Asian leftists challenging global racial capitalism in the time of COVID-19

A joint solidarity statement on global anti-Blackness and racism against African migrants in China during COVID-19

Graphic: paperbridgeee for Lausan.

Under racial capitalism, the COVID-19 pandemic has given rise to a series of racist incidents worldwide, scapegoating Black communities, Muslims, and ethnic minorities for carrying or spreading the virus. China is no exception: its heavy-handed campaign, aimed at controlling the pandemic at all cost, has disproportionately targeted undocumented migrants and residents of African descent, who were stigmatized as a high-risk population. We are witnessing a dangerous tendency in which anti-Black sentiments have become entangled with government action and facilitated large-scale ostracization of African communities. 

We write this statement in response to incidents in Guangzhou in April 2020 where hundreds of Africans were denied services and evicted from their homes after rumors started that African migrants were a source of rising COVID-19 cases. As a result of local community support, international outrage, and the coordination of African and Chinese governments, these residents have started to be re-housed. However, we recognize that this treatment of Africans in China is part of a larger system inherited through colonialism, imperialism, and the extraction of goods from poorer countries to satiate the appetites of global capital. These structures of racial capitalism are connected across China, the US, and the world. It is a framework under which we can understand the exploitation of Black and African communities not as isolated incidents, but as interconnected practices of subjugation in the name of resource domination and extraction, and economic dependency.

The Belt and Road Initiative, China’s global infrastructure and development program, has long focused its attention on Africa. For their part, countries such as Angola, Djibouti, and Kenya have welcomed these generous offers of external financing for sorely needed infrastructure projects such as transport and housing. But debt is still debt—a capitalist imposition that entrenches colonial relations. In recent years, $2.56B in Chinese debt sent Congo into the arms of the IMF while Zambia, wracked by COVID-19, alleges that Beijing is demanding mining assets as collateral for debt relief. Here, Chinese imperialism is a wolf in sheep’s clothing, touting the benevolent rhetoric of development while exploiting resources and labor to increase Chinese capital.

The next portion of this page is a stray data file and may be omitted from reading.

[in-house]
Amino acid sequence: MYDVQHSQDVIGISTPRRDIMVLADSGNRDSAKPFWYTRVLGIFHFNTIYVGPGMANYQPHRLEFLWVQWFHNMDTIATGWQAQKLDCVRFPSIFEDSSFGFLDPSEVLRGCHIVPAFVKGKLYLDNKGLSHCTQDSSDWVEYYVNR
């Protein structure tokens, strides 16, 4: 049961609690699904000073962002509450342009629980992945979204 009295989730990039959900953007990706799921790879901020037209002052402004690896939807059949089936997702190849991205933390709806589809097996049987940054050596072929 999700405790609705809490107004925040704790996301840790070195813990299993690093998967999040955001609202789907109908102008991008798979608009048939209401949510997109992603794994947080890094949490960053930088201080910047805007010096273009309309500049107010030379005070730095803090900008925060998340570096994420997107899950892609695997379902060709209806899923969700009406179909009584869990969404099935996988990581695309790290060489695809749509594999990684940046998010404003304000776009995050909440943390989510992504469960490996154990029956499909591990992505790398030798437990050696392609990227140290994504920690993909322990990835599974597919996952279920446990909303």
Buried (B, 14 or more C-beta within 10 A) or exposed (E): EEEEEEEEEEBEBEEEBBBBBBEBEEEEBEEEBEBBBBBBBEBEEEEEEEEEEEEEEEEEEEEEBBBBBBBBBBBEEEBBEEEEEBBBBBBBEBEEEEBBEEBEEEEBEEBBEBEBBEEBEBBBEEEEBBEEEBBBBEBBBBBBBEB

How do we build Black-Asian solidarity and combat racism in an internationalist context? We condemn the xenophobic individuals in China who evicted African migrants based on false information and rumors. We need to amplify the actions of Chinese mutual aid organizers who faced arrest and questioning to bring food to African communities in isolation, and reject the conflation of Chinese people with the Chinese state. We must be vigilant in recognizing Chinese imperialist ventures, and strive to build alternatives grounded in worker solidarity, condemning Chinese imperialism and US imperialism alike. In particular, the racialized division of labor that has accompanied international development projects calls for a focus on worker solidarity across borders to resist abusive labor conditions. Indeed, resistance in Kenya and Gambia against oppressive working conditions and environmental degradation surfaced last year. 

The explosive outbreak is showing no signs of subsiding, and incidents of anti-Chinese and anti-Asian xenophobia across the world have by now been well-documented. Rather than identify capitalism as the cause for crumbling healthcare infrastructure, lack of critical safety supplies and negligent crisis response, many have simply pinned the blame on Chinese and Asian people. Racist scapegoating isn’t new, but racist violence has long been deadly for Black and Indigenous people in and beyond the US.

The recent white supremacist murder of Ahmaud Arbery and the police slaying of Sean Reed and Breonna Taylor continue to reverberate. In the course of this pandemic, Black and undocumented communities have experienced intensified surveillance, harrassment, persecution, and exponential risks of infection in a carceral state that has always seen fit to profit from prisons. Led by a white nationalist President and a Republican majority in power who would rather use this pandemic to bail out corporations, the uneven ways that communities have experienced COVID-19 demonstrate just how much racial capitalism has molded economic, social, and political realities in this country.

As leftists, we reject global anti-Black racism and call on our communities to fight for Black lives against racial capitalism. Join us in challenging anti-Blackness as it shows up at home; to support anti-racist mutual aid efforts; to expand anti-imperialist efforts for mutual liberation. Anti-Asian sentiment may abate as the virus becomes contained, but Black people will still be barred from the privileges we enjoy through the ongoing institutionalization of anti-Black racism. Now is the time for creating, expanding, and strengthening international solidarity, thereby building power for Black, Asian, and all workers.

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